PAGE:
Finland will work for a stronger euro as closer unity in the 17-nation bloc will “by far” be the best outcome for the Nordic nation, Prime Minister Jyrki Katainen said.
The agreement to bail out Spanish banks helps prevent “chaos” in the area, Katainen said at the start of a debate at the Helsinki-based parliament on ratifying the measure.
“Bailouts have prevented the uncontrollable collapse of the European economy,” he said. “They haven’t removed the risk to future developments posed by weaker countries.”
Finland may vote tomorrow on approving the 100 billion-euro ($123 billion) package for Spanish banks. It two days ago reached an agreement with Spain to get collateral for its guarantees, meeting the Nordic country’s condition for participating in the rescue. The country is one of four AAA rated nations left in the euro area and was also the only euro member to require extra security for providing aid to Greece.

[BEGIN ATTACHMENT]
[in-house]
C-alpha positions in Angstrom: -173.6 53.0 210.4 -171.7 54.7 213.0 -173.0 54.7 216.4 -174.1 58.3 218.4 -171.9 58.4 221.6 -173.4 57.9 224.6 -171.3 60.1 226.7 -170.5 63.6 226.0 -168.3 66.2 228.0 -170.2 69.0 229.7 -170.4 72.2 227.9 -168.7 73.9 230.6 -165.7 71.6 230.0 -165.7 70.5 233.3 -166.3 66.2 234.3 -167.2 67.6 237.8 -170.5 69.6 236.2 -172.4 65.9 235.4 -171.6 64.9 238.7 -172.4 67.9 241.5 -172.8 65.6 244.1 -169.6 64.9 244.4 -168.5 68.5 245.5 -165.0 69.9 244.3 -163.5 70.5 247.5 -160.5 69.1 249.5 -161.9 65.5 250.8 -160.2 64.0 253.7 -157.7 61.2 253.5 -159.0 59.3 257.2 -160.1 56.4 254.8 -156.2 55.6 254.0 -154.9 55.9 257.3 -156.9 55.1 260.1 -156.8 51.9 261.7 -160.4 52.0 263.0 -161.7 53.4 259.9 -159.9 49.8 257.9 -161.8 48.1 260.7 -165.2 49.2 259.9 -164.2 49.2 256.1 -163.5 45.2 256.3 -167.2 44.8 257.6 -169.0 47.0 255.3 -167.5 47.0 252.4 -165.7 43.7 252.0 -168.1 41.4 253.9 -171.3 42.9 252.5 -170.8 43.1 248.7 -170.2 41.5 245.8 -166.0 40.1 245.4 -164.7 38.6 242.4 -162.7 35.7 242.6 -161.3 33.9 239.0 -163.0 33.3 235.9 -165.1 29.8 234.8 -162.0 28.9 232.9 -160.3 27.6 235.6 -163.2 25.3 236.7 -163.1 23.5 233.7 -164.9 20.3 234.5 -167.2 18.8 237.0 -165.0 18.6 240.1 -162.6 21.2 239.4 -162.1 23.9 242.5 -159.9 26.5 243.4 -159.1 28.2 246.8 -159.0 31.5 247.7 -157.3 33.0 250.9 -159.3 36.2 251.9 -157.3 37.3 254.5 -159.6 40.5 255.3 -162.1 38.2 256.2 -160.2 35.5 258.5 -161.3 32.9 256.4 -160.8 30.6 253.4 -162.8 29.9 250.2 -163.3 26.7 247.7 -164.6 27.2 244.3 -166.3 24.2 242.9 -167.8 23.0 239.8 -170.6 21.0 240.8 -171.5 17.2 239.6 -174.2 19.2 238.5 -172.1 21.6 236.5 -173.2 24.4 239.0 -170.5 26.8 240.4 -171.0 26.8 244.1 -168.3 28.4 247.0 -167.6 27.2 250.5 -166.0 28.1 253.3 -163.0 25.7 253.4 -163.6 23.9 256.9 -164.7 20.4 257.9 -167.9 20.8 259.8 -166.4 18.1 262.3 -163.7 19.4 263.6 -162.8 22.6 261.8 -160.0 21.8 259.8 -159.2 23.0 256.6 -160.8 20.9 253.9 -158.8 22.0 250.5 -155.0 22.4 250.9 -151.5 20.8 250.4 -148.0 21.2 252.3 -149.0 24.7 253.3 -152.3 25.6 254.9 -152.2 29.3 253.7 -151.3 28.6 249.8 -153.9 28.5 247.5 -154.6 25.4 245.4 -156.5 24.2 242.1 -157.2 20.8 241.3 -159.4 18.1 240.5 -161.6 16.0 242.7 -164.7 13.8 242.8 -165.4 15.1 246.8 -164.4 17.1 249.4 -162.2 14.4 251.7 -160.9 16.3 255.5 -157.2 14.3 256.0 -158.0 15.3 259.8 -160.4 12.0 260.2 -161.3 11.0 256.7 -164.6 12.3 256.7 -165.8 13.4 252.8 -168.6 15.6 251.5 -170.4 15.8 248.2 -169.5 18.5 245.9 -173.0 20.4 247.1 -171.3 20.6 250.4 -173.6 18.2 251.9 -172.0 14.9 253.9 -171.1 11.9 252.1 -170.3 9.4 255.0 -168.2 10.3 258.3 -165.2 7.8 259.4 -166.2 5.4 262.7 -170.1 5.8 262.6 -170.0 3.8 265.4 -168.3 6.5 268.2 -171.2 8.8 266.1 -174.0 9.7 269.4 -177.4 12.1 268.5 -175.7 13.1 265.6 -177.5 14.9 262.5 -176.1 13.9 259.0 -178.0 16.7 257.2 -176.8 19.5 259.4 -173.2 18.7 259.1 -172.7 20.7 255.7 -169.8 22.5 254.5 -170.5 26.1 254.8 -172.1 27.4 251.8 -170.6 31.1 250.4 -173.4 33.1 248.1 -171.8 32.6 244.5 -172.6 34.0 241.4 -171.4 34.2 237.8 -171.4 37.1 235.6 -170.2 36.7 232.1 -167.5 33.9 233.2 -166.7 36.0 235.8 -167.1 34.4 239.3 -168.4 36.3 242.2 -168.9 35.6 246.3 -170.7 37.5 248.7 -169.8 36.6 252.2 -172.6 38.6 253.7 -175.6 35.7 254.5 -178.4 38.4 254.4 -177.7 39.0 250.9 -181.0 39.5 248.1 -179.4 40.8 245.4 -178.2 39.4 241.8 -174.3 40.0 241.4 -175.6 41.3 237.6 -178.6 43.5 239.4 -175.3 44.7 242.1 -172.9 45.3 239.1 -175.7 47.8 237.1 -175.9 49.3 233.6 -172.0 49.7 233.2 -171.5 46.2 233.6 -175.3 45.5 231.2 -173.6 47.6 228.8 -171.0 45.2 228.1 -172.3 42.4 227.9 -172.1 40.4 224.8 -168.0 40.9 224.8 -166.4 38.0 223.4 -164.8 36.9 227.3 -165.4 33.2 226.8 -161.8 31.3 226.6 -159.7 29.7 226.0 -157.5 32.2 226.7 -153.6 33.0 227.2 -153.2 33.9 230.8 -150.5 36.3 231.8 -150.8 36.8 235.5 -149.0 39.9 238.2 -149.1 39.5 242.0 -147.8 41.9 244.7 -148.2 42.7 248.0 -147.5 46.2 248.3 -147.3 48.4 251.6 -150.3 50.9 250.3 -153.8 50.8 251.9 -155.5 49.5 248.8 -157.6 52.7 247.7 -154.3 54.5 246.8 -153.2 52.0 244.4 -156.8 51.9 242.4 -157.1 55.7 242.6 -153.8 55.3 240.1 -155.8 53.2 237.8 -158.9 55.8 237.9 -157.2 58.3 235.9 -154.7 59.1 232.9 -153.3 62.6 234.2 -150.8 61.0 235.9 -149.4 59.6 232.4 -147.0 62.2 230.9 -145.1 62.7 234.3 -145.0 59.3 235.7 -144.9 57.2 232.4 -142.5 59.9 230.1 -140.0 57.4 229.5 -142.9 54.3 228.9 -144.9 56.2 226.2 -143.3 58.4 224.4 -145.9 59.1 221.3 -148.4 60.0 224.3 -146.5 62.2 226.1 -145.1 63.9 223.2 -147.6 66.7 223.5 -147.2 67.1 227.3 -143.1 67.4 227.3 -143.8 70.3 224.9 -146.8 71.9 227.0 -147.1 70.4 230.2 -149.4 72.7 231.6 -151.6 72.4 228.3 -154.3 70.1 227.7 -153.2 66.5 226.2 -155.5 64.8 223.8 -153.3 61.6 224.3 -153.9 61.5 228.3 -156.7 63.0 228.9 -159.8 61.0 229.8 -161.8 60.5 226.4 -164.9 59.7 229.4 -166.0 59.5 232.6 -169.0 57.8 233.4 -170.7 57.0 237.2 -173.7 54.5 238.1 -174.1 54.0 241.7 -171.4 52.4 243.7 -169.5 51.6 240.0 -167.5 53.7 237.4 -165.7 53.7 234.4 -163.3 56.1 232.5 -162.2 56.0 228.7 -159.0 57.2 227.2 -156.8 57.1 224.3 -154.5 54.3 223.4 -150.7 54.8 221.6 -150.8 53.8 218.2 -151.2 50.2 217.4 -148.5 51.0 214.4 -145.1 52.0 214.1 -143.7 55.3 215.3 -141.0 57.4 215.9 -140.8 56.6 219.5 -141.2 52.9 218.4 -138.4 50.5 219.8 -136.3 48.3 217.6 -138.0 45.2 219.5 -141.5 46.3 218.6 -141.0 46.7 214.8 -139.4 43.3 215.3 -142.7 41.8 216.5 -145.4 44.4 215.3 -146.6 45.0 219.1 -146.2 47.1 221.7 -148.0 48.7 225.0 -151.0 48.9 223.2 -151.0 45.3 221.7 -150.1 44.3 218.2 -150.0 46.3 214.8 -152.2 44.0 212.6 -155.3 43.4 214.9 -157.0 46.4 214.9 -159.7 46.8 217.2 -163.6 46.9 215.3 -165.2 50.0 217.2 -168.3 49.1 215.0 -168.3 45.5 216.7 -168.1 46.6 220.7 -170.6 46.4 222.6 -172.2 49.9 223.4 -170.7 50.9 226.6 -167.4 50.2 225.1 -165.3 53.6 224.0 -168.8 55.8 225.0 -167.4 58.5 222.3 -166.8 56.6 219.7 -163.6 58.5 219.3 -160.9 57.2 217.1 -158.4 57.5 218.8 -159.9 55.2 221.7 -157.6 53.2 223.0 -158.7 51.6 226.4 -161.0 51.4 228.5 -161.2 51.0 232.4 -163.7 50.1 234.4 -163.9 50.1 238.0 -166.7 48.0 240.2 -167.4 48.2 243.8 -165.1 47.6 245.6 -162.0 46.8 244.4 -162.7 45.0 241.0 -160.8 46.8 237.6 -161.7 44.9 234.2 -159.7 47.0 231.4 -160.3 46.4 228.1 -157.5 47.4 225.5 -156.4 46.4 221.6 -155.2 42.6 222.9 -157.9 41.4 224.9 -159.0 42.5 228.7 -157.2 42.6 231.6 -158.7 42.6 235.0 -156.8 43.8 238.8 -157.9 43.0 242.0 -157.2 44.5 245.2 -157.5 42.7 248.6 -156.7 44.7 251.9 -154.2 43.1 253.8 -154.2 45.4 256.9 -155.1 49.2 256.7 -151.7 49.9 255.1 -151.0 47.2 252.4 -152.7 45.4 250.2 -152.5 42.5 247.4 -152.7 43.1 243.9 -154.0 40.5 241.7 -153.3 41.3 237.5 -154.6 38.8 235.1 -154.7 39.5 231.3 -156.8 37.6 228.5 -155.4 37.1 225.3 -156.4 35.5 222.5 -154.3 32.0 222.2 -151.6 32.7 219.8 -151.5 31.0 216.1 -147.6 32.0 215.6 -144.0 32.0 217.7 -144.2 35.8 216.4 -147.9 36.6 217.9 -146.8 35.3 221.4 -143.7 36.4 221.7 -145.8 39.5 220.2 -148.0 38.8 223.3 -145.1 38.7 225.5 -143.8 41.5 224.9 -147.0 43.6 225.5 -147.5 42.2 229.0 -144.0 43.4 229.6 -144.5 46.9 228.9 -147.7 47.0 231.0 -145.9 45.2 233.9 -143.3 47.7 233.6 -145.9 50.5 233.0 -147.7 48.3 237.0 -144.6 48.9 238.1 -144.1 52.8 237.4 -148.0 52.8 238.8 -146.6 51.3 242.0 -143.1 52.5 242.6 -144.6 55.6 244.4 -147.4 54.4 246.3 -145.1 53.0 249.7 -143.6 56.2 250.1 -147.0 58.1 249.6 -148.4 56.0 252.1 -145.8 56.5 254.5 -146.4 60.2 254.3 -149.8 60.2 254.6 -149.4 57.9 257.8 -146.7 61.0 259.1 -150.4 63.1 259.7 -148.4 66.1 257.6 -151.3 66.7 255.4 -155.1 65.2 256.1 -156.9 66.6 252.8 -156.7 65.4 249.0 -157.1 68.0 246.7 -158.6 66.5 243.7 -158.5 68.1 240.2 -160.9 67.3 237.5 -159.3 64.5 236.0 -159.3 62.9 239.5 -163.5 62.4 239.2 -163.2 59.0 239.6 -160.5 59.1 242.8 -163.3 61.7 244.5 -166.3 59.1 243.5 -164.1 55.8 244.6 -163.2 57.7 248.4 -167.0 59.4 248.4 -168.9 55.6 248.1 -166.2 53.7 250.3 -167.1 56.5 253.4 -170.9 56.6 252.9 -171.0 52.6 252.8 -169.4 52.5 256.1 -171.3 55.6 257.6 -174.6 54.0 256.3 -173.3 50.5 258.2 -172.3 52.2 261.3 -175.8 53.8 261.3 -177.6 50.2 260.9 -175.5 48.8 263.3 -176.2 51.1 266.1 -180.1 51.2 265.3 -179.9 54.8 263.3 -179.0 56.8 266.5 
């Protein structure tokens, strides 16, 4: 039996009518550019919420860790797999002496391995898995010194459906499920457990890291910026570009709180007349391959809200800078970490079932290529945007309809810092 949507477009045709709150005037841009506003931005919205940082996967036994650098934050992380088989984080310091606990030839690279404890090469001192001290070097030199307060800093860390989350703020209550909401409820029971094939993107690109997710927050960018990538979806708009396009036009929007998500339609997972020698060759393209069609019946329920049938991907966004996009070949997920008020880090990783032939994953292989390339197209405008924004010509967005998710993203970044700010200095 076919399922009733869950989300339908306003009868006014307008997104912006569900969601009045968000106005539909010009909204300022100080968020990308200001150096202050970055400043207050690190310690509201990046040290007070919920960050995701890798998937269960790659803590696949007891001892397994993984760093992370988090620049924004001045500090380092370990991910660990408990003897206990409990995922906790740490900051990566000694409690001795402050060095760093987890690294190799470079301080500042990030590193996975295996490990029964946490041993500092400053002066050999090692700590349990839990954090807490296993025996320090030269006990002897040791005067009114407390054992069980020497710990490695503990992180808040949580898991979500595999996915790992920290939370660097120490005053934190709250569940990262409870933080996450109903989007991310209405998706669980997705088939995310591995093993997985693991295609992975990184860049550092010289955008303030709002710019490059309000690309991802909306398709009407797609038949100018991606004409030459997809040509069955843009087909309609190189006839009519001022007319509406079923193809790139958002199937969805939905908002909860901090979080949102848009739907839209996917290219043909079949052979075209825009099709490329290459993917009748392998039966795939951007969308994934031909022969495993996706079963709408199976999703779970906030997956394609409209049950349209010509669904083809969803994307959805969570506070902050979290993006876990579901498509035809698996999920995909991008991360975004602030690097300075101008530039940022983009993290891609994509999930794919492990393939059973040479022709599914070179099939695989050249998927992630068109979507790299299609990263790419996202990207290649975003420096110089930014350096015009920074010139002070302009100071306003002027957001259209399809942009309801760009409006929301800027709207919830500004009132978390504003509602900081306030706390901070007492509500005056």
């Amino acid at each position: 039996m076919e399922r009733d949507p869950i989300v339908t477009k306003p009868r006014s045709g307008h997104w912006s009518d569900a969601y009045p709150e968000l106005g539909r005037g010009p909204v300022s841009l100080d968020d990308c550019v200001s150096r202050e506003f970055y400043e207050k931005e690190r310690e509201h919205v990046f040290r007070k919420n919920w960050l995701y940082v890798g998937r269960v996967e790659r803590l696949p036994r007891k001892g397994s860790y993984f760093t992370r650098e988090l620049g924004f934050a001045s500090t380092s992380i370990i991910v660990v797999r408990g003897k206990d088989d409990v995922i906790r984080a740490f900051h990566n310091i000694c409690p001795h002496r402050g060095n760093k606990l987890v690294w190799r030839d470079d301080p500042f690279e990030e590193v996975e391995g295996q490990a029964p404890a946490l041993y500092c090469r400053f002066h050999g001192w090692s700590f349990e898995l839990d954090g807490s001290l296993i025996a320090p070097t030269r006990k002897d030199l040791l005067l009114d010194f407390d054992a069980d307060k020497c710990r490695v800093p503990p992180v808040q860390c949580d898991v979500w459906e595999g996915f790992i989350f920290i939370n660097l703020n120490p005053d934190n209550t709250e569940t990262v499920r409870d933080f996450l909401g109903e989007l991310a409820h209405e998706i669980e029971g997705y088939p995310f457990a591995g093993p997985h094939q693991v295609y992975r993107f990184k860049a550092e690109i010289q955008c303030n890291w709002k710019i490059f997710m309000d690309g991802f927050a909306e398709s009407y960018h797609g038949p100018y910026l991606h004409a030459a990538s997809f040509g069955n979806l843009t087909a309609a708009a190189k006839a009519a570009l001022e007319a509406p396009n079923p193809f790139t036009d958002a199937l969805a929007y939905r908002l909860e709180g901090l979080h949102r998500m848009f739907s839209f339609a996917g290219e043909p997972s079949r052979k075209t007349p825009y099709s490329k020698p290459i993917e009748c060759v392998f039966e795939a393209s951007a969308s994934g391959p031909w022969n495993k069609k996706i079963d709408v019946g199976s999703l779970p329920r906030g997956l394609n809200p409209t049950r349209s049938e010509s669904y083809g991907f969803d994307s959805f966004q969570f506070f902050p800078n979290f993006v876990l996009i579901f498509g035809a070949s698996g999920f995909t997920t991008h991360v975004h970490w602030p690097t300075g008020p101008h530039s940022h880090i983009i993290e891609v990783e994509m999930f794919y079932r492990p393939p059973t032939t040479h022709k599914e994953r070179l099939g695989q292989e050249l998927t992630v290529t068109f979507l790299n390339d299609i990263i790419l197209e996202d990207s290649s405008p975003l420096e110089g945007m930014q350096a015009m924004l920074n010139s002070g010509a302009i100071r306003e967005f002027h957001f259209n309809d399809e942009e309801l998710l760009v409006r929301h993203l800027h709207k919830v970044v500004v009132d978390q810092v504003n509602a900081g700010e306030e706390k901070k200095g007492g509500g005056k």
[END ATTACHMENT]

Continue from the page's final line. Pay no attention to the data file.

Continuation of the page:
“It’s easy to be pessimistic on Europe and the euro,” Katainen said. “But I don’t understand those who want the euro area to break apart or for Finland to leave.”
Finland got 769.9 million euros in collateral to cover 40 percent of the amount it will guarantee. Finland will be paid in cash by Spain’s deposit guarantee fund, because negative pledge clauses on bonds mean the state can’t directly be a party to the agreement. The collateral will be invested in the debt of the five highest-rated euro countries, according to a statement.
The parliament will probably approve the package, which includes the collateral deal as well as guarantees to the European Financial Stability Facility for the bailout, Finance Minister Jutta Urpilainen said yesterday.
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